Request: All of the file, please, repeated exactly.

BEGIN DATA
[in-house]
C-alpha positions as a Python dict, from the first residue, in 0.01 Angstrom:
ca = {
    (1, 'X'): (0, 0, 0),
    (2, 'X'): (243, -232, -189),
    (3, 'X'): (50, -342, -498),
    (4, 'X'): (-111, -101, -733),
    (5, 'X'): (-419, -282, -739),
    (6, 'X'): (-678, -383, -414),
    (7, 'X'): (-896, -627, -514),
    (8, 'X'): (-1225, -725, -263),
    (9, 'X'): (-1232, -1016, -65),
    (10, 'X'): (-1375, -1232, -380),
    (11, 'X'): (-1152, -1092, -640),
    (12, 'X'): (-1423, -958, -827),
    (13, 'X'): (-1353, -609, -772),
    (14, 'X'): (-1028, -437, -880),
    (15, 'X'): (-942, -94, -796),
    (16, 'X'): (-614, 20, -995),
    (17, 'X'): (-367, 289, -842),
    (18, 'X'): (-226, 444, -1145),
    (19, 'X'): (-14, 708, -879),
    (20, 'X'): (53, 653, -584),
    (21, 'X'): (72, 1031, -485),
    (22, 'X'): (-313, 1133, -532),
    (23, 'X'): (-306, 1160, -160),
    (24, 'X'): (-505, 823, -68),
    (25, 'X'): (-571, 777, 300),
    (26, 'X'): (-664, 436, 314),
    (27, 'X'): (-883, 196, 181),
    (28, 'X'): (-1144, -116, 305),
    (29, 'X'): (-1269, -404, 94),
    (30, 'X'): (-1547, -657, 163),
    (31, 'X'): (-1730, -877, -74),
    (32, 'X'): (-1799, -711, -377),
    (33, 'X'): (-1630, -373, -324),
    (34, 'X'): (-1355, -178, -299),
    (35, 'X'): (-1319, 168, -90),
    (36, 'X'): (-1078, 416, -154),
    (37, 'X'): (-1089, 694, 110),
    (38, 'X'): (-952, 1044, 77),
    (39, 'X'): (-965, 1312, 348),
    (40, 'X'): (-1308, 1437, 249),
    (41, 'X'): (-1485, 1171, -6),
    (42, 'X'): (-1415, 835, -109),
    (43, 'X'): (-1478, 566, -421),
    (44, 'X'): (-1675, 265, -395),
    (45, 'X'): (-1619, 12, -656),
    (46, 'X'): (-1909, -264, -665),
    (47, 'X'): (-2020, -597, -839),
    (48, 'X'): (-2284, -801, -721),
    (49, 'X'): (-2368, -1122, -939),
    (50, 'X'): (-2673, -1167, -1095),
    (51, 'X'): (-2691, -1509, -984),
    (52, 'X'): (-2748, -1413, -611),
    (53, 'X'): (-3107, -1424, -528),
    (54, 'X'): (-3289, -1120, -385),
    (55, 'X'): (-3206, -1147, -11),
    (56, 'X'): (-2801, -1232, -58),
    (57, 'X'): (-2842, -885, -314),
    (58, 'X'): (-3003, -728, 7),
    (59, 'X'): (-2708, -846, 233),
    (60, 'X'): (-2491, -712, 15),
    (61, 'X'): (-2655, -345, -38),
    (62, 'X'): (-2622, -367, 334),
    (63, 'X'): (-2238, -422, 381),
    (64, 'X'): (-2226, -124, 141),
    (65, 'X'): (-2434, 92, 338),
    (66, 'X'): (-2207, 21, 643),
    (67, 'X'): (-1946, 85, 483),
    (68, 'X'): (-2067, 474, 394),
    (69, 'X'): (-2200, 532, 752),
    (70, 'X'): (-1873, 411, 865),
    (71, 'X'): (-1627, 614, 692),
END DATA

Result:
[in-house]
C-alpha positions as a Python dict, from the first residue, in 0.01 Angstrom:
ca = {
    (1, 'X'): (0, 0, 0),
    (2, 'X'): (243, -232, -189),
    (3, 'X'): (50, -342, -498),
    (4, 'X'): (-111, -101, -733),
    (5, 'X'): (-419, -282, -739),
    (6, 'X'): (-678, -383, -414),
    (7, 'X'): (-896, -627, -514),
    (8, 'X'): (-1225, -725, -263),
    (9, 'X'): (-1232, -1016, -65),
    (10, 'X'): (-1375, -1232, -380),
    (11, 'X'): (-1152, -1092, -640),
    (12, 'X'): (-1423, -958, -827),
    (13, 'X'): (-1353, -609, -772),
    (14, 'X'): (-1028, -437, -880),
    (15, 'X'): (-942, -94, -796),
    (16, 'X'): (-614, 20, -995),
    (17, 'X'): (-367, 289, -842),
    (18, 'X'): (-226, 444, -1145),
    (19, 'X'): (-14, 708, -879),
    (20, 'X'): (53, 653, -584),
    (21, 'X'): (72, 1031, -485),
    (22, 'X'): (-313, 1133, -532),
    (23, 'X'): (-306, 1160, -160),
    (24, 'X'): (-505, 823, -68),
    (25, 'X'): (-571, 777, 300),
    (26, 'X'): (-664, 436, 314),
    (27, 'X'): (-883, 196, 181),
    (28, 'X'): (-1144, -116, 305),
    (29, 'X'): (-1269, -404, 94),
    (30, 'X'): (-1547, -657, 163),
    (31, 'X'): (-1730, -877, -74),
    (32, 'X'): (-1799, -711, -377),
    (33, 'X'): (-1630, -373, -324),
    (34, 'X'): (-1355, -178, -299),
    (35, 'X'): (-1319, 168, -90),
    (36, 'X'): (-1078, 416, -154),
    (37, 'X'): (-1089, 694, 110),
    (38, 'X'): (-952, 1044, 77),
    (39, 'X'): (-965, 1312, 348),
    (40, 'X'): (-1308, 1437, 249),
    (41, 'X'): (-1485, 1171, -6),
    (42, 'X'): (-1415, 835, -109),
    (43, 'X'): (-1478, 566, -421),
    (44, 'X'): (-1675, 265, -395),
    (45, 'X'): (-1619, 12, -656),
    (46, 'X'): (-1909, -264, -665),
    (47, 'X'): (-2020, -597, -839),
    (48, 'X'): (-2284, -801, -721),
    (49, 'X'): (-2368, -1122, -939),
    (50, 'X'): (-2673, -1167, -1095),
    (51, 'X'): (-2691, -1509, -984),
    (52, 'X'): (-2748, -1413, -611),
    (53, 'X'): (-3107, -1424, -528),
    (54, 'X'): (-3289, -1120, -385),
    (55, 'X'): (-3206, -1147, -11),
    (56, 'X'): (-2801, -1232, -58),
    (57, 'X'): (-2842, -885, -314),
    (58, 'X'): (-3003, -728, 7),
    (59, 'X'): (-2708, -846, 233),
    (60, 'X'): (-2491, -712, 15),
    (61, 'X'): (-2655, -345, -38),
    (62, 'X'): (-2622, -367, 334),
    (63, 'X'): (-2238, -422, 381),
    (64, 'X'): (-2226, -124, 141),
    (65, 'X'): (-2434, 92, 338),
    (66, 'X'): (-2207, 21, 643),
    (67, 'X'): (-1946, 85, 483),
    (68, 'X'): (-2067, 474, 394),
    (69, 'X'): (-2200, 532, 752),
    (70, 'X'): (-1873, 411, 865),
    (71, 'X'): (-1627, 614, 692),